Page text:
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The Top Five Cities for Finding Environmental Jobs

Updated on August 3, 2012

Sustainability is quickly becoming a way of life as reliance on fossil fuels diminishes. The quest for sustainability is the right thing to do and notably figures in the progress of human civilization not only for its innovation but also because this “movement” has become global, reaching even into the biggest fossil fuel-driven societies.

Nevertheless, measuring sustainability is a problem—problematic because it is imprecise with different groups using different methods to measure different things. Even definitions are different, so it will be no surprise that results vary.

This is how we approach the top five cities for green jobs in America. There are many cities that are doing great things, but the sundry lists and reports are…well, different. Yet there is some discernible consistency regarding the cities that figure prominently—and they appear here.



  • As many as 1.9 million new green jobs are projected for the U.S. between now and 2020.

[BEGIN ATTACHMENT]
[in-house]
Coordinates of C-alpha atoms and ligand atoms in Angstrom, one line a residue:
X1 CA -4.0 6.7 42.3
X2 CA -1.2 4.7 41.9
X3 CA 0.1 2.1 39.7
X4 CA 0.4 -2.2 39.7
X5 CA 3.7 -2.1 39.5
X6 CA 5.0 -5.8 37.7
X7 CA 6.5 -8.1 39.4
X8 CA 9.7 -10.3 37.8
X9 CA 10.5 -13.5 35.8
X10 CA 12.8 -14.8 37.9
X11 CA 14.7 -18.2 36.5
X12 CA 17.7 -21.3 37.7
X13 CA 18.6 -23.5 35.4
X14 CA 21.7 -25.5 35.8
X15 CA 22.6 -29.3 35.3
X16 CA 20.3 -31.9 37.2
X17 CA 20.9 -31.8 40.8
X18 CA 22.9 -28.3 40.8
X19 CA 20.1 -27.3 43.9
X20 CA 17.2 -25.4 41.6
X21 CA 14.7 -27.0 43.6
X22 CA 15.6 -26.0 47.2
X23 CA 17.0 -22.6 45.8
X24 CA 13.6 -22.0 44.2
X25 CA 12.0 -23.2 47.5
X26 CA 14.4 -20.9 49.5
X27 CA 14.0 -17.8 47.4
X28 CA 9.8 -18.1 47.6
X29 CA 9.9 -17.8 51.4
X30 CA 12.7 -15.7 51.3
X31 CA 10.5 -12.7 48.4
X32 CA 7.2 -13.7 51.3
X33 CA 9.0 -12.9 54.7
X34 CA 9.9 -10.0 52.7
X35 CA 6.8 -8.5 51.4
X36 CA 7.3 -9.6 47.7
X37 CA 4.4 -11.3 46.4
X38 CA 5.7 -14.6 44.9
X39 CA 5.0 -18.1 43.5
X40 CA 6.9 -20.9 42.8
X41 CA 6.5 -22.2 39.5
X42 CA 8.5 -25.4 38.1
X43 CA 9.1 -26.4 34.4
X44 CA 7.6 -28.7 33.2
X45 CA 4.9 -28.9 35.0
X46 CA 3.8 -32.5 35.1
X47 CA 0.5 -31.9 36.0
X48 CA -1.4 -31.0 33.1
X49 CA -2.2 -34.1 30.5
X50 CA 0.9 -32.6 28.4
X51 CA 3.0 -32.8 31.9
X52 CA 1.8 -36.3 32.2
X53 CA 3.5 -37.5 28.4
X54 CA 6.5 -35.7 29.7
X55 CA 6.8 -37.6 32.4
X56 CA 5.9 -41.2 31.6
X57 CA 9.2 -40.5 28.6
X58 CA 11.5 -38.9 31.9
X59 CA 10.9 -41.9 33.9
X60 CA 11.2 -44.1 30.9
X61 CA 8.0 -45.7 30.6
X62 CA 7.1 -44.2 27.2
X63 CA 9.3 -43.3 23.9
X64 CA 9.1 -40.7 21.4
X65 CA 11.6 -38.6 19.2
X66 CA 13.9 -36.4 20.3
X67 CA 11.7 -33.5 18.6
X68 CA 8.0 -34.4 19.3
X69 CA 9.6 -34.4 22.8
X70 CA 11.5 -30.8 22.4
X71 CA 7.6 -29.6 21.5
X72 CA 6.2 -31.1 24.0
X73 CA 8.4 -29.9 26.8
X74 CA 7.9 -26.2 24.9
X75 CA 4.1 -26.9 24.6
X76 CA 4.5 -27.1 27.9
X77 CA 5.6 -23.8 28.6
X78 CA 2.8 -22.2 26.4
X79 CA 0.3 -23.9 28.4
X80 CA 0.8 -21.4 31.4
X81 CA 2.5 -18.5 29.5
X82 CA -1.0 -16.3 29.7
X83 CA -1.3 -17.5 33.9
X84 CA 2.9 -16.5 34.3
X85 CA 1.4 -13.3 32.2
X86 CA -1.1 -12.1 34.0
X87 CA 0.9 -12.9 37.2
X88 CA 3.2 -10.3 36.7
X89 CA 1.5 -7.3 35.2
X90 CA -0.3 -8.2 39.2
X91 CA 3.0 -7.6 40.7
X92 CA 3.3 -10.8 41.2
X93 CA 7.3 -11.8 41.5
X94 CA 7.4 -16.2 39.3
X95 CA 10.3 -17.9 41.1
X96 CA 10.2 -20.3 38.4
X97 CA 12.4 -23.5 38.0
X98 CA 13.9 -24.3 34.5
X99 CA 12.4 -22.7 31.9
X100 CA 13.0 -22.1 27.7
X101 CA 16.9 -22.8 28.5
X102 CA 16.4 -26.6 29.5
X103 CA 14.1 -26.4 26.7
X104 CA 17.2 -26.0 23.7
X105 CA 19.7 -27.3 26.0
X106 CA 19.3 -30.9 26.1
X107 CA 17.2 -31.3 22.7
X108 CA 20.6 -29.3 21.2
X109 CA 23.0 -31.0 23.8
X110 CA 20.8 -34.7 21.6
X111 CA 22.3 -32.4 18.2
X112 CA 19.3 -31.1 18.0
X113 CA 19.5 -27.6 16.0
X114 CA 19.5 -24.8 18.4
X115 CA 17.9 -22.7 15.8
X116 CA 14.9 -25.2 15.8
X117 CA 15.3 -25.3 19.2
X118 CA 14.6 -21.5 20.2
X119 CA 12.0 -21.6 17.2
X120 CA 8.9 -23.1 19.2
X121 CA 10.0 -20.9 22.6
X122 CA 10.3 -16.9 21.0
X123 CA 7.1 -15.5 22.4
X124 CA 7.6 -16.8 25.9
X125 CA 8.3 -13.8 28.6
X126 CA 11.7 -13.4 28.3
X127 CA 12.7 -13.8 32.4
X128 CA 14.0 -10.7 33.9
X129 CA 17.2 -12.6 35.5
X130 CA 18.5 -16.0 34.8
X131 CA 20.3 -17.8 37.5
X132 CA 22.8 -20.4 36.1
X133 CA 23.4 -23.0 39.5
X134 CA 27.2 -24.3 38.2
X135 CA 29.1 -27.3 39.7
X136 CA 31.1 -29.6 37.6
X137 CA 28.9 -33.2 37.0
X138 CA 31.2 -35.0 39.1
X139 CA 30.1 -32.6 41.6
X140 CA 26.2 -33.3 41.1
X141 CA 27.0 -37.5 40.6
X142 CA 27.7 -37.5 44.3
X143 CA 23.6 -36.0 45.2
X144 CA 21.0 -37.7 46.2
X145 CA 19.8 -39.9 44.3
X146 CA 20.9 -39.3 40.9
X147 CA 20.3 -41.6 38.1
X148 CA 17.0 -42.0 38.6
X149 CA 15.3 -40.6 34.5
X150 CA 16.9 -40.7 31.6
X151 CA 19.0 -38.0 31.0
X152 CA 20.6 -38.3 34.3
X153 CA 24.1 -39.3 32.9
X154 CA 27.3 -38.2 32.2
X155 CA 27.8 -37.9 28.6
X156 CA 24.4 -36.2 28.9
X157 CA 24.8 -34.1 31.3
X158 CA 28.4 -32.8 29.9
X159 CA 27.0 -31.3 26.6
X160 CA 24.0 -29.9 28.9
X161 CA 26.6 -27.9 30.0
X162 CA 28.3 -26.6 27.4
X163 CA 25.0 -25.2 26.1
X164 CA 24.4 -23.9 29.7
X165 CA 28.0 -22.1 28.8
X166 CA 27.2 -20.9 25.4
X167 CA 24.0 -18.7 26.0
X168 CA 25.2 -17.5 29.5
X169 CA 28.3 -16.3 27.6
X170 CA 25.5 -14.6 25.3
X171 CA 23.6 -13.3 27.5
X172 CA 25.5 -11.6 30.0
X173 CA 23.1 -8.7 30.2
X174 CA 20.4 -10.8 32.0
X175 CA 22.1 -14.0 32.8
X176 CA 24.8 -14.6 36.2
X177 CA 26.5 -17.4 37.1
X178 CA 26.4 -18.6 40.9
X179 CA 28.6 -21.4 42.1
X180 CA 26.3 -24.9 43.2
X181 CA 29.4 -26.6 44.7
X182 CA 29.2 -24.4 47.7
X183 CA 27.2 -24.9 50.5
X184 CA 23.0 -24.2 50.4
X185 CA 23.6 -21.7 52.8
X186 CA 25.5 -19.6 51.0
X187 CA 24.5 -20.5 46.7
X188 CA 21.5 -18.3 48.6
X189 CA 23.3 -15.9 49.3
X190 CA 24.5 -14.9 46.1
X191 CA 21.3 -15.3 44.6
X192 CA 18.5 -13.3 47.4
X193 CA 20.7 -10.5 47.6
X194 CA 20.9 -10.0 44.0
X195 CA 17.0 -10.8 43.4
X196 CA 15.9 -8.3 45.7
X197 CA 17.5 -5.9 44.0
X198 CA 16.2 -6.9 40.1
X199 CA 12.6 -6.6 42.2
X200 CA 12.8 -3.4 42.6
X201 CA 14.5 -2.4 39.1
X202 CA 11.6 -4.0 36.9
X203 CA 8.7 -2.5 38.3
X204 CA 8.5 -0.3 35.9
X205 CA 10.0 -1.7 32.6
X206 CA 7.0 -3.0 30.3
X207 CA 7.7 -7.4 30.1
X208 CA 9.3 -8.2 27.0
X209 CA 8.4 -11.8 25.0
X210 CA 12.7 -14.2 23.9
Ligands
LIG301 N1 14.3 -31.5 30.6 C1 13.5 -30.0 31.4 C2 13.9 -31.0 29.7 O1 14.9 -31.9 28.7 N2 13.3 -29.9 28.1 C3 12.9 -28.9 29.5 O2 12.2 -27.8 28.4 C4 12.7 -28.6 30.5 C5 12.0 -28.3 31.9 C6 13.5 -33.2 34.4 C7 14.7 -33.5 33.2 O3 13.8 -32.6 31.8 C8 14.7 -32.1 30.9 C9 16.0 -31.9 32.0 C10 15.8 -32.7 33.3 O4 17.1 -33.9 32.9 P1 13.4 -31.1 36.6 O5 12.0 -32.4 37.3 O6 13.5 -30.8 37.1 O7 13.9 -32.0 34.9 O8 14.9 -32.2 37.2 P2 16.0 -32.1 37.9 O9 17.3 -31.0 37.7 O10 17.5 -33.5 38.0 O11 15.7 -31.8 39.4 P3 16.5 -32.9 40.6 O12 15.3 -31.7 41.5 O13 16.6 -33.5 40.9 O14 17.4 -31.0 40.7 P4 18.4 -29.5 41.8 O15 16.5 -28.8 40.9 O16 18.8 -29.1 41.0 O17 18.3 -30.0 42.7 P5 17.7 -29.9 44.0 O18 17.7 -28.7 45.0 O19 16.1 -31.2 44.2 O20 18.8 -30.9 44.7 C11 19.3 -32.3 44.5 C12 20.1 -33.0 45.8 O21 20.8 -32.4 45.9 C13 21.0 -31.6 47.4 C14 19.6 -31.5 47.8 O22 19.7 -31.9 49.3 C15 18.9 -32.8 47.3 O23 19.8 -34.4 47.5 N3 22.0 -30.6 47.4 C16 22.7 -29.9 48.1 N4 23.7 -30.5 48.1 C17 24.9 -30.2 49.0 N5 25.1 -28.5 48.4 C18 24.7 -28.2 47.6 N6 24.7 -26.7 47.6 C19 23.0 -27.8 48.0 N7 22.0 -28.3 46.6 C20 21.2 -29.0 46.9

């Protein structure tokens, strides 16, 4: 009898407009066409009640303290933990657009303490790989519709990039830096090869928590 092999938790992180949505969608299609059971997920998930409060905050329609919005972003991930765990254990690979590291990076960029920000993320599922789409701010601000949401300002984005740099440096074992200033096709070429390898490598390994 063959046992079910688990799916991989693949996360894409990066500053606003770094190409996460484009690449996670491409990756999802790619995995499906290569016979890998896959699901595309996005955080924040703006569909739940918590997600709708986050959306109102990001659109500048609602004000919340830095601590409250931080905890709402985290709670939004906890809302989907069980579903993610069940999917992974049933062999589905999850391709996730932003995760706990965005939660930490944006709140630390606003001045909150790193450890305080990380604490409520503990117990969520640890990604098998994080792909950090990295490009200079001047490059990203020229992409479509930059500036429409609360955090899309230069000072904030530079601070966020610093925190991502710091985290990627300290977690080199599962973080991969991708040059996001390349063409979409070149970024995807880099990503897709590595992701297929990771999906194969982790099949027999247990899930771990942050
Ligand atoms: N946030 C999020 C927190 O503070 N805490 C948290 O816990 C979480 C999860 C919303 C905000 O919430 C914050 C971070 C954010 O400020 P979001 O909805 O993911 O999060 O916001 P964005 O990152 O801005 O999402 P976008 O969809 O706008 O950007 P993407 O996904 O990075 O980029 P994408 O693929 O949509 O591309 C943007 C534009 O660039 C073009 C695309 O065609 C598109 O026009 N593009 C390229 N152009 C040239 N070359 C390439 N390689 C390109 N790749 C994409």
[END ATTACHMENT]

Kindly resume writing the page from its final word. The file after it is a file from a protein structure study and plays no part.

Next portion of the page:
Portland is America’s greenest city with a good record in clean energy job creation. In 2007 the city created nearly 20,000 clean energy jobs. What contributes to Portland’s green job growth? Consider these things:

  • The “Grey to Green” Initiative begun in 2008 invests in green infrastructure to improve watershed management. The investment improves the quality of neighborhoods by planting 88,000 yard and street trees and 43 acres of eco-roofs, rivers, and streams and, thereby, expands the green collar job base.
  • One-half of its power is supplied by renewable energy sources.
  • The city features 50 LEED-certified buildings, which requires LEED-certified architects.
  • The city not only uses free light rail but also manufactures and implements street cars. These contribute to its robust public transportation system, another strong factor for green jobs.



  • There are about 2.7 million green jobs across the U.S., more than the total employed in both the oil and natural gas industries. Green jobs pay 13 percent more than the nation's median wage. Twenty-six percent of these jobs are in manufacturing, compared to just nine percent in the general economy.

San Francisco

Close on the heels of Portland is the “Golden City” that means green, approving $100 million in revenue bonds in 2001 to finance a renewable energy supply for a quarter of its government’s needs. San Francisco alone is partly responsible for California’s leadership in clean energy jobs. So what backs green jobs in San Francisco?

  • San Francisco is one of the nation's biggest producers of solar energy.
  • The city has a successful public transportation system used by more than 50 percent of the populace.